With the U.S. Men’s national team pre-World Cup camp opening at Stanford University in Palo Alto, California this week, the attention shifts to the work at hand, preparing the 23 players that will represent the U.S. in Brazil this summer.
Any successful coach and organization knows that the preparation involved to get the best out of a group depends largely on the support staff, which is critical to any success.
One of the ways the U.S. men’s national team head coach Juergen Klinsmann changed the culture was through the mindset of the 24/7 professional. One of those catalysts for change within the team was through the addition of a performance fitness mindset, which included a keen focus on diet, nutrition and fueling for performance.
That’s why we caught up with Danielle LaFata, the team’s performance dietitian. She has been counseling individual athletes and sports teams on ways to enhance performance through proper nutrition & hydration. LaFata has worked with a variety of professional/elite athletes including those in the NFL, MLB, and NHL.
As camped opened I sat down with Danielle as the team begins final preparation for the 2014 World Cup.
AH: What is your role?
DL: As the Performance Dietitian I work with the hotels and their staff, and most recently our newly hired chef, on creating the breakfast, lunch and dinner menus for the team camps. I organize and stock our snack table with fresh fruit, yogurt, granola and other meal replacement bars as well as stock it with sandwiches, nuts, and trail mixes.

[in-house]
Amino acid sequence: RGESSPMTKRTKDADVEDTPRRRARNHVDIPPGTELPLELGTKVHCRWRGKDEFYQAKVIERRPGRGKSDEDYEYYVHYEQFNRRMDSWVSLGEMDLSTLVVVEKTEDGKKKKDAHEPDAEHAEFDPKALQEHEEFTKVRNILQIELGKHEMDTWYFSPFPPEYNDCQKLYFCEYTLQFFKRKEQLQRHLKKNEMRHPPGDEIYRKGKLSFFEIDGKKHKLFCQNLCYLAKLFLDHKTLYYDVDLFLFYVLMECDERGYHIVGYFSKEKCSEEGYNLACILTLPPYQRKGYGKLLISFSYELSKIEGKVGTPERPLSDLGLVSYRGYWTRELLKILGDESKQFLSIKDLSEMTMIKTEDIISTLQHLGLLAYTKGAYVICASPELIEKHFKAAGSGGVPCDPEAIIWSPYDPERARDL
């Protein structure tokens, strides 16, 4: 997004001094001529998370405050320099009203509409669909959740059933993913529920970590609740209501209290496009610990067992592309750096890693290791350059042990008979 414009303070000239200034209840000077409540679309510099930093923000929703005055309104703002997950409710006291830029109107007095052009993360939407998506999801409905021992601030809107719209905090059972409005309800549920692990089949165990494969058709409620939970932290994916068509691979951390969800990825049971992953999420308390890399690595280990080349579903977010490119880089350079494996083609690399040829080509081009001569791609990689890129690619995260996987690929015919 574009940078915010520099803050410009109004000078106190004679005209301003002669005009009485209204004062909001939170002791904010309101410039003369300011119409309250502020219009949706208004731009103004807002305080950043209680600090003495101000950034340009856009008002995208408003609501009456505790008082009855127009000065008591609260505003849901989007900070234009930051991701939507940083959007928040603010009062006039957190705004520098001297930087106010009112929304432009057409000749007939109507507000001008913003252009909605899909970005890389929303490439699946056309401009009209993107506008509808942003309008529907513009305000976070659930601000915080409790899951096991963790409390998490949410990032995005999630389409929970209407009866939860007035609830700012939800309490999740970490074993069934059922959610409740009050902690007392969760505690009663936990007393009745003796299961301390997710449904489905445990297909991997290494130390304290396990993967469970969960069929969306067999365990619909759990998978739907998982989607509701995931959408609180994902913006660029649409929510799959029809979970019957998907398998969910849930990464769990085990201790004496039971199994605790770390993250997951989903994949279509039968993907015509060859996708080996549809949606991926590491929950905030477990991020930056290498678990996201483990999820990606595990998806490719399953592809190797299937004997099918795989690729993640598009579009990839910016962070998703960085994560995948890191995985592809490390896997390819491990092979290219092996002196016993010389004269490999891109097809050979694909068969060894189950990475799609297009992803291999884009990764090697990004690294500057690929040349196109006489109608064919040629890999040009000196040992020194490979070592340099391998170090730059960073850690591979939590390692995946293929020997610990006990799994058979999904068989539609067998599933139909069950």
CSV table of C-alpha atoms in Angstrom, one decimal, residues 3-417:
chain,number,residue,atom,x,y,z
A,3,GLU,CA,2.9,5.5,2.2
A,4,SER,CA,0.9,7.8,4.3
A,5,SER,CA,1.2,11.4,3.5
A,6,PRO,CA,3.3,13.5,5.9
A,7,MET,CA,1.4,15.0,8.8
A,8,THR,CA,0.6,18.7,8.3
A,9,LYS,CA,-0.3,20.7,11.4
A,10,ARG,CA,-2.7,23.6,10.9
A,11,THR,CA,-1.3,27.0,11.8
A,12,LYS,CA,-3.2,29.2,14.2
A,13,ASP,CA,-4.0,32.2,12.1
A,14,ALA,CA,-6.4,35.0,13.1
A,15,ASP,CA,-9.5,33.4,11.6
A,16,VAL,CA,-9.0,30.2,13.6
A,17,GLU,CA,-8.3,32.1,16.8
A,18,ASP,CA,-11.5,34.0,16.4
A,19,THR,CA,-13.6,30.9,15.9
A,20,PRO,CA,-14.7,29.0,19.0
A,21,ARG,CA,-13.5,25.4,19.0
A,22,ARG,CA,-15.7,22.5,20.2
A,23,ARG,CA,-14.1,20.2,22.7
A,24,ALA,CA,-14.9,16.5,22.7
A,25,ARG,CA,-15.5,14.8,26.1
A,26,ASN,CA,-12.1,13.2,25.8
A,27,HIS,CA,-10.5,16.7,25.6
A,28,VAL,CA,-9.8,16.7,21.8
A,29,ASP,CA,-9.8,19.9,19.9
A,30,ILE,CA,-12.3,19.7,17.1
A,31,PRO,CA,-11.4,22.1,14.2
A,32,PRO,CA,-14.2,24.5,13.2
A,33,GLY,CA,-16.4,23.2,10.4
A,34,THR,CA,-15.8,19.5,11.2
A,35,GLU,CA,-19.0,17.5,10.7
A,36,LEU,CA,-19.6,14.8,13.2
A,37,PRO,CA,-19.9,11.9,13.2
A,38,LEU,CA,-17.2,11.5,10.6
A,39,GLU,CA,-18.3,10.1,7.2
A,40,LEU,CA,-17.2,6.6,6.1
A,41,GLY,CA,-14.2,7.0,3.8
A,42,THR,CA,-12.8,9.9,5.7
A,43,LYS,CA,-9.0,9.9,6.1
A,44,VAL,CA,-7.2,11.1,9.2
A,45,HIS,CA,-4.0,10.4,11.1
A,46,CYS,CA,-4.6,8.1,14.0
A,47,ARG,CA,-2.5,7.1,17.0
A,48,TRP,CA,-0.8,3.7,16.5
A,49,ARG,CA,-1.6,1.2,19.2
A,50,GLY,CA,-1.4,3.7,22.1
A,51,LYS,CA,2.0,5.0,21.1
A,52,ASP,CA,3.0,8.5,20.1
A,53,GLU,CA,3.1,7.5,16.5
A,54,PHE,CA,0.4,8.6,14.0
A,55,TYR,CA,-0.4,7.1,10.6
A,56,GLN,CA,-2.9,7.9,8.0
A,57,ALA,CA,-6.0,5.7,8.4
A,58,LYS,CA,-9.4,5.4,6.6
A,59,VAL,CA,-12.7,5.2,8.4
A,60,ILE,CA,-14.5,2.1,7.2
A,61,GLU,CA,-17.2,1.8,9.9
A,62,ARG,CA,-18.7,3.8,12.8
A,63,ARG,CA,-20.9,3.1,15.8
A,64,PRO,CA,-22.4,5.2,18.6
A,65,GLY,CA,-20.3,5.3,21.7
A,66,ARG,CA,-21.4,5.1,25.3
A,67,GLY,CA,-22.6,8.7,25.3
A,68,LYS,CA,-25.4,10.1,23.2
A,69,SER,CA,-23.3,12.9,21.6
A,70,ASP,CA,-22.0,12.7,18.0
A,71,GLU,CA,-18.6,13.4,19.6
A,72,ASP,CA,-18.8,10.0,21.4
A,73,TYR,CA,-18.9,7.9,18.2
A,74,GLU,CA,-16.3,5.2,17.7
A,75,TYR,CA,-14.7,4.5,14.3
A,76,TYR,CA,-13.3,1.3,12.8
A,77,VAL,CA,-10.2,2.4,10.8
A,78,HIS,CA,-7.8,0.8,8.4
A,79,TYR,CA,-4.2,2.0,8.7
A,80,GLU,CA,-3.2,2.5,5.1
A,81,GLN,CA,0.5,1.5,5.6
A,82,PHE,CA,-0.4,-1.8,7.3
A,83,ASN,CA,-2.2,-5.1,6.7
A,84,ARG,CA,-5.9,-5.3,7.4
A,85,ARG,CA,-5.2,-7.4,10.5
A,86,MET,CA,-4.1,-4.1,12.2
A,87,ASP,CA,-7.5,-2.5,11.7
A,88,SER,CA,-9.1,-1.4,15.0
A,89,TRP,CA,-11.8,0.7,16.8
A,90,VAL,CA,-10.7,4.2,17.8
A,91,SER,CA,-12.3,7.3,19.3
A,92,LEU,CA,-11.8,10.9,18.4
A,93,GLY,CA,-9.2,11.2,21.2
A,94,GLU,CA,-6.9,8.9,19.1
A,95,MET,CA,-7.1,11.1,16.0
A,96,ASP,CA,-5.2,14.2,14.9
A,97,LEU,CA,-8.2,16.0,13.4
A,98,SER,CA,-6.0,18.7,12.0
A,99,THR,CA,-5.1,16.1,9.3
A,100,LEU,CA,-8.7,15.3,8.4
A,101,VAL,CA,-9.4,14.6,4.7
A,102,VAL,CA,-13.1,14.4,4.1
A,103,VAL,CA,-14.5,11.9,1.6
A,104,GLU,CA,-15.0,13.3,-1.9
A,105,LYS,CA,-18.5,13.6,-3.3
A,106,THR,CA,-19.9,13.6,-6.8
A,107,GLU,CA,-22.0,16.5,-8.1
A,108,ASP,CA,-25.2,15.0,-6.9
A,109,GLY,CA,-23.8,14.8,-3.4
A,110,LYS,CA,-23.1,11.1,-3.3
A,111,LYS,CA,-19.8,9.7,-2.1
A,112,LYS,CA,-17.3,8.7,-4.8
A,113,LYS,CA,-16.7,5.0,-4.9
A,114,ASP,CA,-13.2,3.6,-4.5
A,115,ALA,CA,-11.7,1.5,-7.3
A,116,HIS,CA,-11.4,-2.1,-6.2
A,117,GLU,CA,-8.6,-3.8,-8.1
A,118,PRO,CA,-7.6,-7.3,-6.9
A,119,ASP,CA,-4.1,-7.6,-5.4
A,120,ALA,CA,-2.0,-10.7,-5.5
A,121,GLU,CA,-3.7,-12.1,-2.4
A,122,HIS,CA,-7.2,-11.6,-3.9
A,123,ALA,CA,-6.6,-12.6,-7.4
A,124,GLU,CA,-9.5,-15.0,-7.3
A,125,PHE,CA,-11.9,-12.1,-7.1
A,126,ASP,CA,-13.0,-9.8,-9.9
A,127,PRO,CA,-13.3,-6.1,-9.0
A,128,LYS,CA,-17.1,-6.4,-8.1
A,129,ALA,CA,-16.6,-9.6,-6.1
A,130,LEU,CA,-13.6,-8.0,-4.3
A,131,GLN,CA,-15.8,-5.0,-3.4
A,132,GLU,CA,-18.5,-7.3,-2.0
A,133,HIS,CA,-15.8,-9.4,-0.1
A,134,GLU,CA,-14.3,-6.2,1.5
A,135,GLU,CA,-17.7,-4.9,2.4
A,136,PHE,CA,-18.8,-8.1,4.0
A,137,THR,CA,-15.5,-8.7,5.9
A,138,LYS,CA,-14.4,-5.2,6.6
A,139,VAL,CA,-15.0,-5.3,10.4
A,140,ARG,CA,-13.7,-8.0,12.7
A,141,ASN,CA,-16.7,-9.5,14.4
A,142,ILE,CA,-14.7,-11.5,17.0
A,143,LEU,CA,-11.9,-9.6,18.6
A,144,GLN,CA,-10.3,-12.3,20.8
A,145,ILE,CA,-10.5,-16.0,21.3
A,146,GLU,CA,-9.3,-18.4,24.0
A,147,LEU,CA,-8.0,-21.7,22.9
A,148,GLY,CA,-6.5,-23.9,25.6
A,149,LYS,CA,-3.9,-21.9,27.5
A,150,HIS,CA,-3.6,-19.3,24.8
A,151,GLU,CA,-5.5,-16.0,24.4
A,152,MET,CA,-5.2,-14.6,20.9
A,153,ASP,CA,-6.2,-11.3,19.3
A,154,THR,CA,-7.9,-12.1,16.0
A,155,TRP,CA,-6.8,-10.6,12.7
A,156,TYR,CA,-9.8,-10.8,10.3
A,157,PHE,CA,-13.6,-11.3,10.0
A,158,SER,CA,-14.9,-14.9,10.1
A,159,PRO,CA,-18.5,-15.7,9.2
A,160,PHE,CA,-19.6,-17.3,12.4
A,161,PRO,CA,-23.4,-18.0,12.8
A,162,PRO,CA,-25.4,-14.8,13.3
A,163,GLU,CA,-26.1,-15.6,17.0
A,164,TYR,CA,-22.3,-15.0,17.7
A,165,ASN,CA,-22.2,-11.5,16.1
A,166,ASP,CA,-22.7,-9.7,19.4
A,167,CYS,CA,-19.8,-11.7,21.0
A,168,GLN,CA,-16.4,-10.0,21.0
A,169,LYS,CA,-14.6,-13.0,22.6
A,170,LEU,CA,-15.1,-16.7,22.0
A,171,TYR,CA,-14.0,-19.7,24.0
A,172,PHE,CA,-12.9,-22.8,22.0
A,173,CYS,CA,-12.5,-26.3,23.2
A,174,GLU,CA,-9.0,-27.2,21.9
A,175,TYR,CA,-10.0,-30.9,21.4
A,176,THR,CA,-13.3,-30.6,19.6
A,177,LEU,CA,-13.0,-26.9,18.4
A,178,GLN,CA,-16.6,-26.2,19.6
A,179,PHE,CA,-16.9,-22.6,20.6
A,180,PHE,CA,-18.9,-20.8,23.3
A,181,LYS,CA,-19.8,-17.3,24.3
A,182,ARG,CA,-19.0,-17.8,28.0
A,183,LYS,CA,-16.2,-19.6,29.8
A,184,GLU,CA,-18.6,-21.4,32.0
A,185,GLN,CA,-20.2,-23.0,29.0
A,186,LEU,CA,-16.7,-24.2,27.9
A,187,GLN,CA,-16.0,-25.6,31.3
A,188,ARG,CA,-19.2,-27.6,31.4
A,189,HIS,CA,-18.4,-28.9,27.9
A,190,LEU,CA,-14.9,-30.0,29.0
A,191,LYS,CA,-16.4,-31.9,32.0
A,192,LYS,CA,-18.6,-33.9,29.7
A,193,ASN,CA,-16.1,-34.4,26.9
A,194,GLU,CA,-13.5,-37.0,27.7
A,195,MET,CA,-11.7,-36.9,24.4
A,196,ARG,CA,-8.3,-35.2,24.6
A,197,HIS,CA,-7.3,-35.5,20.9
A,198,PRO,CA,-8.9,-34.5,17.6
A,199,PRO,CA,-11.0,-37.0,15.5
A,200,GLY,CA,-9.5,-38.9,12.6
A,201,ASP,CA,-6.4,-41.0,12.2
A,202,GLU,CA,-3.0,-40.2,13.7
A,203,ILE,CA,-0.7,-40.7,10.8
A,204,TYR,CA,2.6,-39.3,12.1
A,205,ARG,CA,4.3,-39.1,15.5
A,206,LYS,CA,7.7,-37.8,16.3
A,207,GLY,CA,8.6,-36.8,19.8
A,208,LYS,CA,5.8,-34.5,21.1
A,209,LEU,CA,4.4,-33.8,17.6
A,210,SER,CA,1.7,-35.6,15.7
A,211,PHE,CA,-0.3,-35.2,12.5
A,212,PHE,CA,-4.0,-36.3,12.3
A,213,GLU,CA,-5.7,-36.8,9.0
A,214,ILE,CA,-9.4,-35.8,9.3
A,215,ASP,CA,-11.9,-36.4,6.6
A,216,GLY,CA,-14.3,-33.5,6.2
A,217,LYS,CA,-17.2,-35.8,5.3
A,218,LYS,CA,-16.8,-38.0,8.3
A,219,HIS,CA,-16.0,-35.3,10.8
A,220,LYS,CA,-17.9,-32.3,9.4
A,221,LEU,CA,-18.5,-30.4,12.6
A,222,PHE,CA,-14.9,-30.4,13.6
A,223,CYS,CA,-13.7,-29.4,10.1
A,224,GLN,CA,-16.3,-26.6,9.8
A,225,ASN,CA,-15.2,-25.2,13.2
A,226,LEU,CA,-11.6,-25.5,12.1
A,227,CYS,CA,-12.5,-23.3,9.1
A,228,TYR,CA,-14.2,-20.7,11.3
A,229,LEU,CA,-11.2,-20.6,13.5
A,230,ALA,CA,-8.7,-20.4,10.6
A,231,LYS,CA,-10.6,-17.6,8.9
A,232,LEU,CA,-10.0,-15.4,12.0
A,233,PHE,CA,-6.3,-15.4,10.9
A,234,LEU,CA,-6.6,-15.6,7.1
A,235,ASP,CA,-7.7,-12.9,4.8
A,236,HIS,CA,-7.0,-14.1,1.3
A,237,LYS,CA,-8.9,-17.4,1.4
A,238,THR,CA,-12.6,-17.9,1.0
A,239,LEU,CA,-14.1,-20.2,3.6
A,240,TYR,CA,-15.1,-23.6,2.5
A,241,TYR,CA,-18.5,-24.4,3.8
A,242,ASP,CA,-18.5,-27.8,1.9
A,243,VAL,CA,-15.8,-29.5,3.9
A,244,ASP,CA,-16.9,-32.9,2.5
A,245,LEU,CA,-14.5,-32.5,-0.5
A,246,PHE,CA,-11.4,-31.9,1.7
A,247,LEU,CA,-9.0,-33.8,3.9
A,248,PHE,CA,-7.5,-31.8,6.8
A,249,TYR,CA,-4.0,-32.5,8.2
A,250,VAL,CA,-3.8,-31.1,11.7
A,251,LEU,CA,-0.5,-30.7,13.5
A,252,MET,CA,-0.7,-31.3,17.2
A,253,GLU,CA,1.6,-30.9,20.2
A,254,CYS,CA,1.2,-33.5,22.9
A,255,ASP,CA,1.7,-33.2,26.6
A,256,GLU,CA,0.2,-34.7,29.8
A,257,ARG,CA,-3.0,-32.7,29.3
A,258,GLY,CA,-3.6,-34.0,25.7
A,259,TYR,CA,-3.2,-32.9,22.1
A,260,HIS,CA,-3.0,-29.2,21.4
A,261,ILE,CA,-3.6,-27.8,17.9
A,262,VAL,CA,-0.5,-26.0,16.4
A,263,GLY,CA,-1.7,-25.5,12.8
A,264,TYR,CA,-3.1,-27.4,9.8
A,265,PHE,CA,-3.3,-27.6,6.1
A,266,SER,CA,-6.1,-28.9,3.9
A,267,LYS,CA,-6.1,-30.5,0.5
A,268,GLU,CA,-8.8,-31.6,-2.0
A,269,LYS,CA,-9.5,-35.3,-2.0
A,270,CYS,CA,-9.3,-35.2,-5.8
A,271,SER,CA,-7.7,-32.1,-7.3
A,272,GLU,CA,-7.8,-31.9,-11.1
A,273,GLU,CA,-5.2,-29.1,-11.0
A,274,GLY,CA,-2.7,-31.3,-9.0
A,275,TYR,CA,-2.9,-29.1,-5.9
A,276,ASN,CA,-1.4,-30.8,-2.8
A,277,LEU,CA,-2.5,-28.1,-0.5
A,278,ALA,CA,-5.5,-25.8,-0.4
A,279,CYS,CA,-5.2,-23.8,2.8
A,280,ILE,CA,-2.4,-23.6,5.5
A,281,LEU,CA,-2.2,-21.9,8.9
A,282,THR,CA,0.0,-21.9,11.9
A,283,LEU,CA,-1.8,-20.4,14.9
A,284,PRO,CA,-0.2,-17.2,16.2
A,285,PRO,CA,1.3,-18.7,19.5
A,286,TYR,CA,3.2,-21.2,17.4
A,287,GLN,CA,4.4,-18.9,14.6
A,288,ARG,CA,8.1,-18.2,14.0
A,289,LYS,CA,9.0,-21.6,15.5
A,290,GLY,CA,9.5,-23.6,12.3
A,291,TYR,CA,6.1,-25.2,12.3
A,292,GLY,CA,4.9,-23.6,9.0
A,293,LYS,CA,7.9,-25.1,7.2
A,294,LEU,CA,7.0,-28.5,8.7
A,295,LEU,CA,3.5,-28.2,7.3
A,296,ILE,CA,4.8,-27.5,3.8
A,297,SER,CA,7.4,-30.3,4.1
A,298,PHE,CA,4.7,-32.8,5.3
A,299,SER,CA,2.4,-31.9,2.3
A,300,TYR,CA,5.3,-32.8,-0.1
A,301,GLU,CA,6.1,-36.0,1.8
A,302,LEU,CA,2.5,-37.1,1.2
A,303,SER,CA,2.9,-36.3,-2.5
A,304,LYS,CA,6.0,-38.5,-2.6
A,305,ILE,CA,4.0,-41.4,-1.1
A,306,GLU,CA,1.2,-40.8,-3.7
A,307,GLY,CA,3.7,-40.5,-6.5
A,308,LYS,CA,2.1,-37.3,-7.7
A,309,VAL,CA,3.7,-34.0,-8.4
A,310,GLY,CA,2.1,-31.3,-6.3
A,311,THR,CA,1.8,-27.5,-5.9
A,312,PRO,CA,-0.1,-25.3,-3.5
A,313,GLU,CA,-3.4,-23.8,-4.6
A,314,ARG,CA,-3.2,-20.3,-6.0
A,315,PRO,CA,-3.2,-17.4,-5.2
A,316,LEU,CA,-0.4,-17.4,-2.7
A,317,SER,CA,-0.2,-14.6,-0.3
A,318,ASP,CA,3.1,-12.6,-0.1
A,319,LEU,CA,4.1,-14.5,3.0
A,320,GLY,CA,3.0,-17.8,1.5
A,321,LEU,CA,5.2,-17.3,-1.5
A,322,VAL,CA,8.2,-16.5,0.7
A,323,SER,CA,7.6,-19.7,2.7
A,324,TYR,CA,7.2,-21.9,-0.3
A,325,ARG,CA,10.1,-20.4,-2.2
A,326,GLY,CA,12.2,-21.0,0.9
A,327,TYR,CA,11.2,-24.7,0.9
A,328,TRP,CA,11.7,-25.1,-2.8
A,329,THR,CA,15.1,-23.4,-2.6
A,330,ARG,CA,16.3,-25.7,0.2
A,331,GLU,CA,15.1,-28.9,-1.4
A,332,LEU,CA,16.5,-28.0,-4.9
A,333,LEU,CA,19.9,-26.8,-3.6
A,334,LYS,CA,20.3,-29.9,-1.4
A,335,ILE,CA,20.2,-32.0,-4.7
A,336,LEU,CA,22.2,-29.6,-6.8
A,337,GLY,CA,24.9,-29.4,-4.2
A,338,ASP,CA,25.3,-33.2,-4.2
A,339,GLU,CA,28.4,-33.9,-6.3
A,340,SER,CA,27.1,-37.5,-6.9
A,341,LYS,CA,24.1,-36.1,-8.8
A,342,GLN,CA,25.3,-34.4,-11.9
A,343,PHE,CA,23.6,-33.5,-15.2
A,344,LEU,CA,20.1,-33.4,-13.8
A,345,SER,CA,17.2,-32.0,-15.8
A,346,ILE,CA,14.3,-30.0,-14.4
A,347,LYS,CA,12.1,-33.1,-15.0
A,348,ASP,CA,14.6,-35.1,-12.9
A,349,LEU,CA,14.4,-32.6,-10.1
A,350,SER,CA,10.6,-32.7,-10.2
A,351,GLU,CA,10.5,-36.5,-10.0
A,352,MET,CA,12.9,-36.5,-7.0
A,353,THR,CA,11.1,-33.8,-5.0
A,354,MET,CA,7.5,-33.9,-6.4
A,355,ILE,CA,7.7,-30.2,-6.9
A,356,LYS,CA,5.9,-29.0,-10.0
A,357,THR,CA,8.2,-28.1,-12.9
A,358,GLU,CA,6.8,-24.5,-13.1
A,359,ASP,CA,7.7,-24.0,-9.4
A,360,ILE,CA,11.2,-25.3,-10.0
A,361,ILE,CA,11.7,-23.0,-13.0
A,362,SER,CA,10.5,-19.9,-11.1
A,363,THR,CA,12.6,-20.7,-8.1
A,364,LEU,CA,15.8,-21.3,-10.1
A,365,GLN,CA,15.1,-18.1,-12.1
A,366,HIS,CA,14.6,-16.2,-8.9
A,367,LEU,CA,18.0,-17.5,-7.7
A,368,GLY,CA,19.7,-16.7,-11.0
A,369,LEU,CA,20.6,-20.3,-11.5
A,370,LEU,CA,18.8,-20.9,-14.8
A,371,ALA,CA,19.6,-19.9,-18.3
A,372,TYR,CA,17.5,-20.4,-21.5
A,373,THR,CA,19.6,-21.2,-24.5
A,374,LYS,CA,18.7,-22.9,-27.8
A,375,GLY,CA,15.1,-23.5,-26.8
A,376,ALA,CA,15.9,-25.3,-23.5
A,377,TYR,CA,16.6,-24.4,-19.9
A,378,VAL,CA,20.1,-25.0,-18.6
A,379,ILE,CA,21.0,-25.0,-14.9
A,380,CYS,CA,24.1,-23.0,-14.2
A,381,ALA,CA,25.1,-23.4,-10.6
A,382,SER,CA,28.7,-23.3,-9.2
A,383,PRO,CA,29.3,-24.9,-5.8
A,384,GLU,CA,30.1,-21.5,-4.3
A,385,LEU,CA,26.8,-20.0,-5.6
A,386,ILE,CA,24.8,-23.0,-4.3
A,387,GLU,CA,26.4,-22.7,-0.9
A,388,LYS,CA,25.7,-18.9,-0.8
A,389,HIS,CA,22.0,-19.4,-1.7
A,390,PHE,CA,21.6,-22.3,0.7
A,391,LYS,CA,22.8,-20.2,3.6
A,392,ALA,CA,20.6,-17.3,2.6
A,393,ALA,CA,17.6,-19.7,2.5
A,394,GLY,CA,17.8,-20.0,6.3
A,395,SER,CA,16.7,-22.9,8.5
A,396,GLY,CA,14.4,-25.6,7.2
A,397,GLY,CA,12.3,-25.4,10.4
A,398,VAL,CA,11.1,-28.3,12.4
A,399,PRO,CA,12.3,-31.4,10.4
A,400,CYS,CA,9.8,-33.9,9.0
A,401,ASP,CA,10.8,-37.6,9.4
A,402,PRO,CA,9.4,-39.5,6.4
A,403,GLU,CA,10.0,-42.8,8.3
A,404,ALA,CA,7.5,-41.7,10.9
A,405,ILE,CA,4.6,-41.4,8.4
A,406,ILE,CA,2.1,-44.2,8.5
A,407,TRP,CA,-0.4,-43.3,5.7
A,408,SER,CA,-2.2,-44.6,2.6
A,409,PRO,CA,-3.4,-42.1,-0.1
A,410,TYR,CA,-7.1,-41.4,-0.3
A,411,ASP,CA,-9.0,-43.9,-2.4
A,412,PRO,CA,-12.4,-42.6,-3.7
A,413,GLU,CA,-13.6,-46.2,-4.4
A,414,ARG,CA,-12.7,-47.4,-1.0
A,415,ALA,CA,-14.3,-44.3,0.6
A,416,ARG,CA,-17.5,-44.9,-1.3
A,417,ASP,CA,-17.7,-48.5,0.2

I organize nutrition education sessions throughout the year for the players and staff. I also continually educate the players on best nutrition practices.
Hydration is very important for us as we play in hot, humid environments and travel long distances, across numerous time zones in short periods of time. So I conduct hydration testing throughout our camps and post the results. I have also set up hydration protocols throughout the day and around training sessions to help prevent severe dehydration, heat exhaustion, and cramping. The players also receive pre-workout, in-game as well as post-workout hydration and fueling options.
AH: Why is hydration, fueling and refueling so important to performance?
DL: Biologically speaking it is important to understand that water protects our organs, helps to transport nutrients and oxygen to cells, regulates body temperature, and lubricates joints, to name just a few of its actions. Staying hydrated throughout the day and making sure to rehydrate as quickly as the body will allow you, is important for these physiological functions to operate in the right manner.
Fueling to support energy demands should be a top priority for athletes at all levels. We have come very far, in the last 10-15 years, to understand how proper nutrition and fueling and nutrient timing can affect an athlete’s well-being and performance. We can improve performance in the 2nd half of a competition, decrease risk of injury and illness, improve time to exhaustion, power output and many other parameters with structured and adequate fueling and hydration practices.